LONDON: Covid booster jabs are to be offered to all over-18s to help stop a potential wave driven by the new variant Omicron. The Joint Committee on Vaccination and Immunisation made a series of recommendations to widen the UK booster rollout “before any possible wave”.
They also said the minimum gap between the second dose and booster in the UK should be reduced to three months. And they recommended children aged 12 to 15 should be invited for a second dose three months after their first.
According to a BBC report, early evidence suggests Omicron has a higher re-infection risk, but it is not yet known how it impacts on the effectiveness of vaccines.
The government has announced new rules on self-isolation and that face masks will be compulsory in shops and on public transport in England from 04:00 GMT on Tuesday in an effort to contain the spread of the variant. Eleven cases of Omicron have now been detected in the UK.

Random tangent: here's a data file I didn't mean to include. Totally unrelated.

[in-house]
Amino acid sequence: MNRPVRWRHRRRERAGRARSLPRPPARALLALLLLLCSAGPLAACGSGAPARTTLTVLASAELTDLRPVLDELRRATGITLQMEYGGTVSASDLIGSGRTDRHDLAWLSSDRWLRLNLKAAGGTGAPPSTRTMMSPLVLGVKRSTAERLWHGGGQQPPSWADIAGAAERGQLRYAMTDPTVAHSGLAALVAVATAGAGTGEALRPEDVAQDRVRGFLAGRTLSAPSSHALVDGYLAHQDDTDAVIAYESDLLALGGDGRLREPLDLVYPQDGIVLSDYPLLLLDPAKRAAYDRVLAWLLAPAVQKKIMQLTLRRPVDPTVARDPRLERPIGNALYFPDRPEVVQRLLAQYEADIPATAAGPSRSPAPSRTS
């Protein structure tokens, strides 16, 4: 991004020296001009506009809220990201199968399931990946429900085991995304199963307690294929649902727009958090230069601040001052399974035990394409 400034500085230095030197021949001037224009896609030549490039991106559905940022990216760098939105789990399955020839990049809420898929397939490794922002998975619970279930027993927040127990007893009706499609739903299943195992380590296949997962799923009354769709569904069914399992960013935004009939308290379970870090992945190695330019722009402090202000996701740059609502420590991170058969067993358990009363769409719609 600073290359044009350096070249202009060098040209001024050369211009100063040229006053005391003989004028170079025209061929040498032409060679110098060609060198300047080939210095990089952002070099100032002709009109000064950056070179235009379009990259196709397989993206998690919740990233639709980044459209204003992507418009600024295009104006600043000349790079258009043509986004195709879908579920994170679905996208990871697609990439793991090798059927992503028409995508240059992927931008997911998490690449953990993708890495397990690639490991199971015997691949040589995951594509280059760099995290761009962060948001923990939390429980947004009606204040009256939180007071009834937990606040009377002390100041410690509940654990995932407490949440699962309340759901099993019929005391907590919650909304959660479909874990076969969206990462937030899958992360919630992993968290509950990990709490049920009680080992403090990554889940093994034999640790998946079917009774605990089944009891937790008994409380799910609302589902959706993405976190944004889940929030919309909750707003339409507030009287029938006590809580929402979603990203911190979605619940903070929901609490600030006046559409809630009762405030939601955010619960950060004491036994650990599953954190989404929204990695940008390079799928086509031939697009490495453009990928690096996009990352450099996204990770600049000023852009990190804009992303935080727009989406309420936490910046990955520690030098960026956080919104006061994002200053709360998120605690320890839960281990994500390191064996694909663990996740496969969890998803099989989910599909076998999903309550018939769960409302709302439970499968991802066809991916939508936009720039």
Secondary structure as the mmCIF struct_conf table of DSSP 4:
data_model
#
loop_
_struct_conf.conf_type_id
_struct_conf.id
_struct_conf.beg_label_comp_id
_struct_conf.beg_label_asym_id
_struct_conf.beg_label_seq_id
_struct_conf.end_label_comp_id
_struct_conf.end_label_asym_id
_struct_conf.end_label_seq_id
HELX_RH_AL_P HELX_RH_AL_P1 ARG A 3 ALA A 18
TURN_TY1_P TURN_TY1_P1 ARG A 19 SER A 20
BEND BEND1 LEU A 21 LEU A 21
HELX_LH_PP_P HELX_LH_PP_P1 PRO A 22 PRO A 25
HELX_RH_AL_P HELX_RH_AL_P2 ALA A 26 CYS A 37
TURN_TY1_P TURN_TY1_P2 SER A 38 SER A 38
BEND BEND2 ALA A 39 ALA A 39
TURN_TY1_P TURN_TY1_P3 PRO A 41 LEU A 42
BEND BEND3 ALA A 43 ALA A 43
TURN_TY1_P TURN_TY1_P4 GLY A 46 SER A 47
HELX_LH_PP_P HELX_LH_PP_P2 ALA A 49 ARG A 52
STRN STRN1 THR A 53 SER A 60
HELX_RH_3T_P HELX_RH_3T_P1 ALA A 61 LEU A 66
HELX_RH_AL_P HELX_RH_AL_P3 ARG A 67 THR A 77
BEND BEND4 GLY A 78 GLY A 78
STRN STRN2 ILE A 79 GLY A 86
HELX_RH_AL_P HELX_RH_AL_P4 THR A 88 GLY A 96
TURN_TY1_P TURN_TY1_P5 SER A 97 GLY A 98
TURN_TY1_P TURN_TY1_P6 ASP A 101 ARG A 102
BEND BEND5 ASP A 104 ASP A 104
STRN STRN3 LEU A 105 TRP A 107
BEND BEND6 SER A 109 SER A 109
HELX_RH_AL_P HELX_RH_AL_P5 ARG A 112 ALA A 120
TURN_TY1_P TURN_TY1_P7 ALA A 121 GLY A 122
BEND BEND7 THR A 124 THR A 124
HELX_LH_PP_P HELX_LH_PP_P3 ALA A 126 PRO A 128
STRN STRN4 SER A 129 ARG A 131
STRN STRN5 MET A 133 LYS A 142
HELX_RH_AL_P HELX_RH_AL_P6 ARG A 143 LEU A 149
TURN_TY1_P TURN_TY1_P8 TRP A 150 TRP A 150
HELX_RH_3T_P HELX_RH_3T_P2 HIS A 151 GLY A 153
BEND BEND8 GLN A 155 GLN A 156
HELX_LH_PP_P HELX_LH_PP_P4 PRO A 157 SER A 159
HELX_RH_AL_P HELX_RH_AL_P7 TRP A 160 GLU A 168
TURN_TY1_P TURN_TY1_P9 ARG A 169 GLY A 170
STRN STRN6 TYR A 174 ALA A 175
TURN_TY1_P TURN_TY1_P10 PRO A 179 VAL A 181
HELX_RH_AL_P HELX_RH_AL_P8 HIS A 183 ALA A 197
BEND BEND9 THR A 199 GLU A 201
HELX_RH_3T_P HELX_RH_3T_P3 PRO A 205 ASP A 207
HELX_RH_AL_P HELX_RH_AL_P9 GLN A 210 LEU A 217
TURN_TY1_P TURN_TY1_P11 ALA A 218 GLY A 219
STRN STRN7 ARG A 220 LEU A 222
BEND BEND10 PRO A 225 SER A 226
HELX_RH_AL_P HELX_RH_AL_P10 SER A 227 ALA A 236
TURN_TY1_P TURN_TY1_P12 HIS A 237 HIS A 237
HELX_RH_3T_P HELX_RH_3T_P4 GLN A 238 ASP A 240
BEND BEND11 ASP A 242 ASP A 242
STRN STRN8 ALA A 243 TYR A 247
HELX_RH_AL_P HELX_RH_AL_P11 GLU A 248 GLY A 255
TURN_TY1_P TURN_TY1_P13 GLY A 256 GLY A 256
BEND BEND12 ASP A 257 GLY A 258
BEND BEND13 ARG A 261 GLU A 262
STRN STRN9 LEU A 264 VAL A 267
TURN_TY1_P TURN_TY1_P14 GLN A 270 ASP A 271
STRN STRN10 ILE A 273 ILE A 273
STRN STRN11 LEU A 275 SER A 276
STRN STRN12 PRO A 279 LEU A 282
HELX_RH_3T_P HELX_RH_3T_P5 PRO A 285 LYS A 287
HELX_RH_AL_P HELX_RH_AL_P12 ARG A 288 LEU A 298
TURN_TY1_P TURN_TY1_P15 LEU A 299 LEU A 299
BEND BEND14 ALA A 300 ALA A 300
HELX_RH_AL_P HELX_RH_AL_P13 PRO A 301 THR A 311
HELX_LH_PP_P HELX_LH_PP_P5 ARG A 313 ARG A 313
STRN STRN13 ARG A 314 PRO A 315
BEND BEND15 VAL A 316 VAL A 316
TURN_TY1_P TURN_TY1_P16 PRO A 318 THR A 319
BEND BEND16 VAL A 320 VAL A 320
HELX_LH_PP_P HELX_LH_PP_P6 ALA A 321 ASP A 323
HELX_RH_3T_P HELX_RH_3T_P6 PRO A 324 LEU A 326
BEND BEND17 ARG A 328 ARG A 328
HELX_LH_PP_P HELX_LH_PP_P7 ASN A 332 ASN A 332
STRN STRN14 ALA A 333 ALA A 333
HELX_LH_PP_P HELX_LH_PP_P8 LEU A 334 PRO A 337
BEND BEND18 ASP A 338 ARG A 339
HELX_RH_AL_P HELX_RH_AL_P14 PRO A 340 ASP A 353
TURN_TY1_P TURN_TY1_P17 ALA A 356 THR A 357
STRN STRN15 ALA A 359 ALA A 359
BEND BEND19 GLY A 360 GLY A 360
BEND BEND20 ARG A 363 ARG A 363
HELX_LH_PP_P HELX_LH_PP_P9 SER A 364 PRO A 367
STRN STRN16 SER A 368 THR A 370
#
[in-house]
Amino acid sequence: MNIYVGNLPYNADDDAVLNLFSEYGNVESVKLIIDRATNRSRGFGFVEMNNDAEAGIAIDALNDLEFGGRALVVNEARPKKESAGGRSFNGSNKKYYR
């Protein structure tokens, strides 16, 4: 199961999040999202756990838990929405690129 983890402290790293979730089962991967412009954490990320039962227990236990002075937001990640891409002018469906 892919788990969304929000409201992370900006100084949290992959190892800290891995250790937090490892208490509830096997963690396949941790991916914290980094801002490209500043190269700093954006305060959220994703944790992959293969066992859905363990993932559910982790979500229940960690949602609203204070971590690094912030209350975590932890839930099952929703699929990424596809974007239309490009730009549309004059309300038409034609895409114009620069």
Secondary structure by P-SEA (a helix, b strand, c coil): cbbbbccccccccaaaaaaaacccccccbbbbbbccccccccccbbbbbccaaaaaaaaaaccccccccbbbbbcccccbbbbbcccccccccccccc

England’s deputy chief medical officer Prof Jonathan Van-Tam told a Downing Street briefing that Omicron was the “new kid on the block” and it has “always been the case that, at some point, we are going to get a variant that gives us heightened concern”.
He said although it was “pretty likely” that vaccines would be less effective against Omicron, it was more likely to affect the current jabs’ ability to prevent transmission. “Hopefully there will be smaller effects on preventing severe disease,” he said.
He said it would take scientists around three weeks to understand how vaccines performed against Omicron.
“Vaccine boosting is the thing we can do most easily while we wait for that science mist to clear,” he said.
Prof Wei Shen Lim, chair of the JCVI, said he was not predicting the new variant would take hold in the UK but the experts wanted to be in the best possible position if there was an increase in infection.
He said: “With any vaccine during a pandemic, we get the greatest benefit for individuals and society if the vaccine is deployed before the wave starts. We want to provide boosters early enough.”
Director general of the World Health Organisation, Tedros Adhanom, said the emergence of Omicron “underlines just how perilous and precarious our situation is”. He said: “Although many of us might think we are done with Covid-19, it’s not done with us.”